There are around 6 species of fish eagle; Madagascar Fish eagle, Sanford's Fish eagle, Lesser Fish eagle, African Fish eagle, Gray-headed Fish eagle and Pallas' Fish eagle. This one, however, is the African Fish eagle, which is the national bird of Zimbabwe and Zambia. The head and the chest of this eagle is covered under white feathers. It has a yellow face with dark brown eyes. African fish eagle is monogamous and builds around 2 and more nests. Female lays up to 3 eggs and incubates for 45 days. Both male and female take turns and incubates the eggs. Siblicide is often the problem in case of lack of food. The chicks usually venture out once they develop feathers and are able to hunt their own food.
Golden Eagle
Golden Eagle
Binomial Name: Aquila chrysaetos
Distribution: North America, Eurasia and parts of Africa
Diet: Hares, rabbits, squirrels and prairie dogs
Body Length: 27.6-33.5 inches; Wingspan: 72.8-86.6 inches
Golden Eagle has huge brown wings with a slight gray tinge to its tail. Some of the subspecies of Golden eagle are spread over North America, Japan, Korea and North Africa. The Golden eagle is dark brown in color and has patches of light brown feathers on its head and wings. Golden eagles are very agile and have very strong talons. The nests are built on the cliffs and trees and are re-used for every nesting season. A female lays around 4 eggs and incubates them. The chicks are fed for 50 days and nurtured till they become independent enough to fly and hunt their own food. Golden eagles can maintain a territory up to 60 sq miles (or 155 sq km) and can guard it efficiently too.
Martial Eagle
Martial Eagle
Binomial Name: Polemaetus bellicosus
Distribution: Saharan-Africa, Zimbabwe, South Africa
Diet: Guinea fowl, bustards, francolins and hares
Body Length: 30-38 inches; Wingspan: 74-89.4 inches
The head and the chest of the martial eagle are dark in color. Its lower body is white with tiny black spots on it. Females are larger compared to males. The Martial eagle is huge in size and can be compared with the Golden, Crowned and Verreaux's eagles. Females are larger compared to males. This prey of bird prefers living in the open areas of desert . However, during the nesting season the bird nestles in trees. Their nests are huge in size with 3 feet deep and 2 m broad. The females will lay a 1 or 2 eggs in two years and incubates them for 45 days. Before taking plunging on to their prey, Martial eagles mark their territory by circling in flight. Currently the bird is threatened due to hunting and loss of habitat.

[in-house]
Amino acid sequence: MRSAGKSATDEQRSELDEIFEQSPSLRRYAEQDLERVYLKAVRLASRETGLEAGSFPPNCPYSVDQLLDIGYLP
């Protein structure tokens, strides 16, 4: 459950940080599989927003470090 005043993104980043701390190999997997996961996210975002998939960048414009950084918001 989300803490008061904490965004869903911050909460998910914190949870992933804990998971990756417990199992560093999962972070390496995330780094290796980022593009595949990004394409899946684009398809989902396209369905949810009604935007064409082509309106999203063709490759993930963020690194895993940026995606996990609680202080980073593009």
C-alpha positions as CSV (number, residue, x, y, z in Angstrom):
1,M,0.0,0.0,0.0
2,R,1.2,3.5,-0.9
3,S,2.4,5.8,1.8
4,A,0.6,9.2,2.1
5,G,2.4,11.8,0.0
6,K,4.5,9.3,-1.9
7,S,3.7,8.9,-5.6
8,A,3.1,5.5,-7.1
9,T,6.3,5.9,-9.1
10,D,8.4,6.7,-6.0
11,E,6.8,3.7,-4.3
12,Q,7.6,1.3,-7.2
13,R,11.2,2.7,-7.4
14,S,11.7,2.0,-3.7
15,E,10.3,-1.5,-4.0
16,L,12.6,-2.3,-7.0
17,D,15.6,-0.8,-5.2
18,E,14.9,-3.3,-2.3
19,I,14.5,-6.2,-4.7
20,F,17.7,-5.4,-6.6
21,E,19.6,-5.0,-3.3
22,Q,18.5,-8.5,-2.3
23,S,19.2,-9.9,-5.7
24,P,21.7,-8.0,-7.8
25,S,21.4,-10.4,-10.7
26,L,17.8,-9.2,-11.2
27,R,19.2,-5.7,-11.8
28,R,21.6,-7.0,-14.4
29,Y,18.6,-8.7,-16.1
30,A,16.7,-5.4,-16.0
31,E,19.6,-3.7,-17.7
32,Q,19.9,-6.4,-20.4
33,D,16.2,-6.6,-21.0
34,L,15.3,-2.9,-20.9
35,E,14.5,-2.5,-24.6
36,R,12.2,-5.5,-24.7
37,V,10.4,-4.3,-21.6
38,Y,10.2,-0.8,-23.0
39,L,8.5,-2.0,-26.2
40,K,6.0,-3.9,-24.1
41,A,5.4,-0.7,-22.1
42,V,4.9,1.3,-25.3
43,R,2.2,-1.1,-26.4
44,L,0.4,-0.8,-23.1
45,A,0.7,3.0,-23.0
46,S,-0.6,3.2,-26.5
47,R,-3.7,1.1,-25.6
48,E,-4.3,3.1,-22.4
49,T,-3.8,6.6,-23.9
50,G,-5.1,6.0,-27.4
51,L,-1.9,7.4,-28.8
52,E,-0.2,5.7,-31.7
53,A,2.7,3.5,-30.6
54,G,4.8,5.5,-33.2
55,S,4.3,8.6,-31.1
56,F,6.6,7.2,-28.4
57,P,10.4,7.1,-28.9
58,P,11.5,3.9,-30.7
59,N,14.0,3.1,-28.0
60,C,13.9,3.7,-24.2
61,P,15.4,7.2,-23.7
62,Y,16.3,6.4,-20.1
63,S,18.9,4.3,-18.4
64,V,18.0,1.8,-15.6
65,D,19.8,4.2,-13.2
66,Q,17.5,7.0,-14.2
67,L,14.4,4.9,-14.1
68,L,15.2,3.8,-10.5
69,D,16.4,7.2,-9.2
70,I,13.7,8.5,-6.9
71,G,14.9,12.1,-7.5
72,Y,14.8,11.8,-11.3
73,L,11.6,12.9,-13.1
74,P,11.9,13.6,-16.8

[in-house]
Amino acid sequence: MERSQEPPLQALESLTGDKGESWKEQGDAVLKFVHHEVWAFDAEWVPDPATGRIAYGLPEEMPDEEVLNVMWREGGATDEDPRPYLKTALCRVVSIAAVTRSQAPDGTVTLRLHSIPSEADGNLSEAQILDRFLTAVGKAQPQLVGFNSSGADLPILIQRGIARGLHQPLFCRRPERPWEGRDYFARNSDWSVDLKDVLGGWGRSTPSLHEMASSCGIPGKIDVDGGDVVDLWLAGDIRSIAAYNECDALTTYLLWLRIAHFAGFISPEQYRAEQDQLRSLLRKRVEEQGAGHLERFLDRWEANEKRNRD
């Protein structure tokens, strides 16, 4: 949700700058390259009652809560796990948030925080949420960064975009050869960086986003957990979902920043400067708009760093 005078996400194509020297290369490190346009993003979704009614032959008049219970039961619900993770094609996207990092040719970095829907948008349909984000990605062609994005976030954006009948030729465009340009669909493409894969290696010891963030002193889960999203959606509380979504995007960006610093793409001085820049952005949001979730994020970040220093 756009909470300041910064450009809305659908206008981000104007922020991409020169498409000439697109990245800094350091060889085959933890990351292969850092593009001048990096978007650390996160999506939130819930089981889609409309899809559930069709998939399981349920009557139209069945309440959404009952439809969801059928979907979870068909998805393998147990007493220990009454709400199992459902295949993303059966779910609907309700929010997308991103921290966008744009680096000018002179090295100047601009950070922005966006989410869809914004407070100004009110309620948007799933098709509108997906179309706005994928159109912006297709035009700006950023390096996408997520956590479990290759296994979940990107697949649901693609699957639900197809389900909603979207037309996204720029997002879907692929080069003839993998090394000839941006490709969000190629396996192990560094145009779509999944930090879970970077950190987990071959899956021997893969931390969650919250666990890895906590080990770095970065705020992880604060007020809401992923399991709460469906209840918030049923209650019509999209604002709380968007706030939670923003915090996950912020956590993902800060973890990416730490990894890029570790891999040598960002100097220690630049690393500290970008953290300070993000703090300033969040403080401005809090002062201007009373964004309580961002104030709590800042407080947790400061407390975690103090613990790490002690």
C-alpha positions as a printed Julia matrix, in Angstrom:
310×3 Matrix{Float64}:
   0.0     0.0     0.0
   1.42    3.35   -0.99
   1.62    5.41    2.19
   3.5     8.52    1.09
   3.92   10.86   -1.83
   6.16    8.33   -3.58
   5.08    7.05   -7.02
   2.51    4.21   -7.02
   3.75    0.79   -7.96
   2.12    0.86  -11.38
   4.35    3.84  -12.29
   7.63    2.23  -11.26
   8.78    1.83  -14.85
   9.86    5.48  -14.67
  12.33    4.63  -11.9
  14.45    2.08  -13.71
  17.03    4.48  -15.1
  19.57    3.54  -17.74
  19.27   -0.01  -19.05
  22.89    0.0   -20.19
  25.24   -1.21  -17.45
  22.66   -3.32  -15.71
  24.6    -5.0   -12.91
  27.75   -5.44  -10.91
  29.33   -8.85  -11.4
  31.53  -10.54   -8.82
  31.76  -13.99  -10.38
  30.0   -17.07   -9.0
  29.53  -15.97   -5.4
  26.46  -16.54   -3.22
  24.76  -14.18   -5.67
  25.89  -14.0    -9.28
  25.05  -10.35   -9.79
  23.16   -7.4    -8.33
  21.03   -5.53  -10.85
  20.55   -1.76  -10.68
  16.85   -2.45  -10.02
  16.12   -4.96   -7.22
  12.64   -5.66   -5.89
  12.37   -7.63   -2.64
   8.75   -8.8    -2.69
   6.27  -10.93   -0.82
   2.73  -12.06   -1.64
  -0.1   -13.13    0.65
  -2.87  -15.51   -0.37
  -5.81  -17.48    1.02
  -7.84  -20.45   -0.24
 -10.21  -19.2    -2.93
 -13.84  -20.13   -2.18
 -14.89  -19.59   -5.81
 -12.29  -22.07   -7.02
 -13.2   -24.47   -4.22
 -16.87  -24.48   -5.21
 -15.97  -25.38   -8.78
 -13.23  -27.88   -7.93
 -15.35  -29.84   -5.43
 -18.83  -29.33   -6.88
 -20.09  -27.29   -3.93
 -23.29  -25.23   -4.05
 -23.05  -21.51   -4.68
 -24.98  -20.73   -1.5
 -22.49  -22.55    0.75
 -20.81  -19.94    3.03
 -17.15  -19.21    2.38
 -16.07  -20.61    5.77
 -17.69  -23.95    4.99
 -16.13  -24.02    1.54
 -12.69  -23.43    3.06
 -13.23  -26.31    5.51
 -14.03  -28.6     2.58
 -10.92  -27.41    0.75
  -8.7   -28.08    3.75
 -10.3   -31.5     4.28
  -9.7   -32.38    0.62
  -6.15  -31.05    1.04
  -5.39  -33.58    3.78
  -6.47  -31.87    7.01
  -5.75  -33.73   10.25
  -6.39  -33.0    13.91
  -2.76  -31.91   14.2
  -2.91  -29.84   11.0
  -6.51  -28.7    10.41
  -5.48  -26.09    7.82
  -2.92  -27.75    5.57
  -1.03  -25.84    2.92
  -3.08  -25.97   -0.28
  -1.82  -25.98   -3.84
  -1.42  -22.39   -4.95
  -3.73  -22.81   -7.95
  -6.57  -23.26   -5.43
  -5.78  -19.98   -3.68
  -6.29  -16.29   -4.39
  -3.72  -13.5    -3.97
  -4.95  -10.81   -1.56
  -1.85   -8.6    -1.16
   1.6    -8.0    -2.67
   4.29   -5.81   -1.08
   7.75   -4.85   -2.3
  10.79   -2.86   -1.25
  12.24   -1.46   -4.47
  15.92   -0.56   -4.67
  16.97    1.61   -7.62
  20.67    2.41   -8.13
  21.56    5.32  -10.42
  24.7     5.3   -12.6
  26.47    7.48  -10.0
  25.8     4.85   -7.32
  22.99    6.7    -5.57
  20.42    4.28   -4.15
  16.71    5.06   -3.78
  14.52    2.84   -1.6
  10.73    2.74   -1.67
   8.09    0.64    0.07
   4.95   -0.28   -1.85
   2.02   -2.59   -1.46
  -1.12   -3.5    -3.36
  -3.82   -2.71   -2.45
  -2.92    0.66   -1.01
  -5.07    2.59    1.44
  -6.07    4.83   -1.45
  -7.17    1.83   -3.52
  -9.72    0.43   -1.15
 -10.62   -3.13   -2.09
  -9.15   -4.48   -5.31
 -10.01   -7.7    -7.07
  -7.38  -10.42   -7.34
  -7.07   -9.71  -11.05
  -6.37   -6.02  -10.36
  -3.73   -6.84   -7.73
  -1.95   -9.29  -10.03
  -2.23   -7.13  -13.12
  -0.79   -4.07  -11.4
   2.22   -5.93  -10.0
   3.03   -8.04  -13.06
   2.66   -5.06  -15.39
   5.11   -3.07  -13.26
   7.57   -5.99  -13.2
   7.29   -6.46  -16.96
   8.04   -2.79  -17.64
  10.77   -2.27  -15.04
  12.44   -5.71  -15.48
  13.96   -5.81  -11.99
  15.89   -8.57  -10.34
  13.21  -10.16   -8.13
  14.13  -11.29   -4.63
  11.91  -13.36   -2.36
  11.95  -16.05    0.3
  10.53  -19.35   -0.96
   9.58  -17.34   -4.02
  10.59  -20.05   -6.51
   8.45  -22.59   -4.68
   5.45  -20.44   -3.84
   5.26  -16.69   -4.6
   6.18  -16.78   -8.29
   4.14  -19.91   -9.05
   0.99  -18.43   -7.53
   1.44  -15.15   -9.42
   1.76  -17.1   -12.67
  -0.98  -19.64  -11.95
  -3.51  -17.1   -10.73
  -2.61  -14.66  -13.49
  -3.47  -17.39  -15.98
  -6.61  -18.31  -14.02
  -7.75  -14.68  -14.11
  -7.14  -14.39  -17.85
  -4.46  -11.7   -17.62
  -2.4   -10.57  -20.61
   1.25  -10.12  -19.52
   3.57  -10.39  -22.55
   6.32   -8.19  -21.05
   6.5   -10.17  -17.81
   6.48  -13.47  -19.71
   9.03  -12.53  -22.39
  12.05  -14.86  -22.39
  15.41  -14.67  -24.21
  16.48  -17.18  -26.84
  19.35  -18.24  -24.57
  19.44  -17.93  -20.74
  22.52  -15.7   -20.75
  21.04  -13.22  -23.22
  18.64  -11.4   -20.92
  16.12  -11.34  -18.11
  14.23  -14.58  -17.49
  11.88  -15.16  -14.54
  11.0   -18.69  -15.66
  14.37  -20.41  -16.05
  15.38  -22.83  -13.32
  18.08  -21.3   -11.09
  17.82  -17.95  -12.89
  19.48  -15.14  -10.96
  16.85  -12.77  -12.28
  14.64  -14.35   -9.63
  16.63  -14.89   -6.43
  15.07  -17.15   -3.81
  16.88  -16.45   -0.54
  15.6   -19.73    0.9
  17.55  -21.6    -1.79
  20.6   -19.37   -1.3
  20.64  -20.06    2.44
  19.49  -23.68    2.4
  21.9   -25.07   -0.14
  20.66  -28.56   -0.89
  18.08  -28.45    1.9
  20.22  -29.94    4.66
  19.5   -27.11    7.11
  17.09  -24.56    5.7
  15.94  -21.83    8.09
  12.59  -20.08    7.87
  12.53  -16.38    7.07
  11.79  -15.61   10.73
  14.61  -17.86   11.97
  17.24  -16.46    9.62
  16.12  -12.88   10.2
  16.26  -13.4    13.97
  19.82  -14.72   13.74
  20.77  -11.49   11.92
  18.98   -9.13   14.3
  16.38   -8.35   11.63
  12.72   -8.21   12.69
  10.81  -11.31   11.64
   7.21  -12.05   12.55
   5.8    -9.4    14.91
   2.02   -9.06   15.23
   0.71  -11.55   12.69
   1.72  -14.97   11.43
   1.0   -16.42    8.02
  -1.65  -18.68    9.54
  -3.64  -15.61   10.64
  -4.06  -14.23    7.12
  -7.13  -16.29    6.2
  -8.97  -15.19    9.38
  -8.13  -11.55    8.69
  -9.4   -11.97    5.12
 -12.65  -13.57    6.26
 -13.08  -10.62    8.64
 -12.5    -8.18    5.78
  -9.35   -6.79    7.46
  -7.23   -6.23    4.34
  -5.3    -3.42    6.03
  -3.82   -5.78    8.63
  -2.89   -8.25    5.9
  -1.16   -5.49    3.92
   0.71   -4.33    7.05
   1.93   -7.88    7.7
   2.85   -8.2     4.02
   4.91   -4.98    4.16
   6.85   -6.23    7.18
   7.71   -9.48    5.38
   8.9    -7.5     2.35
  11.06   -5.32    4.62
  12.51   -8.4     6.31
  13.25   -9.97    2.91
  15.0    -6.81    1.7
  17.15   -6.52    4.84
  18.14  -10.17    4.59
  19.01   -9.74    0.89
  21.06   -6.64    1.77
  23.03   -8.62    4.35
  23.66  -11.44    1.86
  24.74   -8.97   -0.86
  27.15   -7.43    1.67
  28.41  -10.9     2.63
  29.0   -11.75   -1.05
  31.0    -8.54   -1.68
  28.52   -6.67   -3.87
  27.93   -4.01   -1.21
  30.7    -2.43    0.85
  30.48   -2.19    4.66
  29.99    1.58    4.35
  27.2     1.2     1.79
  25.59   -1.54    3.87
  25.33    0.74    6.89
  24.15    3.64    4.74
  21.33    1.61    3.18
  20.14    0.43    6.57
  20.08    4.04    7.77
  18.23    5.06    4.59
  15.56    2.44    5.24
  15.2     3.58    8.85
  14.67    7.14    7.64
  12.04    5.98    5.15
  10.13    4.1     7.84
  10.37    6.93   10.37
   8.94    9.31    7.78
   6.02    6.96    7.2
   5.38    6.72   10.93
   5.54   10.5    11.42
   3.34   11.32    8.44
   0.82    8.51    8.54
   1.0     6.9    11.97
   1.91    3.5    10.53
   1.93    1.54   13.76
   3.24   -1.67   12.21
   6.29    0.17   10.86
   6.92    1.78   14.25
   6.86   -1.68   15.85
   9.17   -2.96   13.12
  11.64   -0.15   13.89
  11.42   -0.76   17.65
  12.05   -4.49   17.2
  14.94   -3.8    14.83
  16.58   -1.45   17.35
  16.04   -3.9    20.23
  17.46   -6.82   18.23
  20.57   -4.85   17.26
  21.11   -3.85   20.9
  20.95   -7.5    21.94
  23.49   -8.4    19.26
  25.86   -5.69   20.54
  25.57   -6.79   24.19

Steller's Sea Eagle
Steller's Sea Eagle
Binomial Name: Haliaeetus pelagicus
Distribution: Kamchatka peninsula, Shantar and Kuril Island (Russia) and Japan
Diet: Cod, salmon, crabs, squids, trout, carrion
Body Length: 33-41 inches; Wingspan: 77-91 inches
Termed as the heaviest eagles, a Stellers sea eagle weighs around 19 lbs (9kg). There are two subspecies of Steller's sea eagle namely Haliaeetus pelagicus and H. p. niger. Its head and back are black in color and its tail and legs are white. Wings are white at the top, while the rest of the portion is black. It has a dark yellow hooked beak which enables it to tear apart the flesh of its prey. The Steller's sea eagle has yellow feet with strong and sharp toes. Breeding is observed during the months of February and March. They build massive nests in the trees and lay eggs in April. Eggs are incubated for 39 days. The Stellar's sea eagle's chicks are ash gray and white colored. This bird of prey develop its sexual maturity at the age of five.
White-tailed Eagle
White-tailed Eagle
Binomial Name: Haliaeetus albicilla
Distribution: Northern Europe and Asia
Diet: Carrion, fish, birds, rabbits and hares
Body Length: 27-36 inches; Wingspan: 72-96 inches
Rated as the fourth largest bird of prey, White Tailed eagle can live for 25 years. The plumage is a mix of brown shades, the head and neck area are paler. The white tail is the distinctive feature of this eagle and so are named as the White tailed eagle. Their aerial courtship is a sight to watch as they lock in their talons and roll downwards in cartwheels. White Tailed eagles mate for life. The nests are huge, which are made of sticks and are built on trees or cliffs. The nests are reused by other White Tailed eagles for years to breed and nurture their chicks. Female lays around three eggs every year, which are incubated for 38 days. The chicks grow faster and fledge at twelve weeks. Till the time the chicks become independent they remain in the vicinity of their parents.
Being these predators, many subspecies are threatened and have even been pushed to the brink of extinction. Hunting, deforestation and other factors are reasons behind the decline of these birds of prey. However, certain conservation measures have proved helpful to certain eagle species. Eagles have always been associated as the powerful and dominant birds, with sharp vision. They form the most vital part of the ecosystem and therefore, they must be safeguarded from extinction.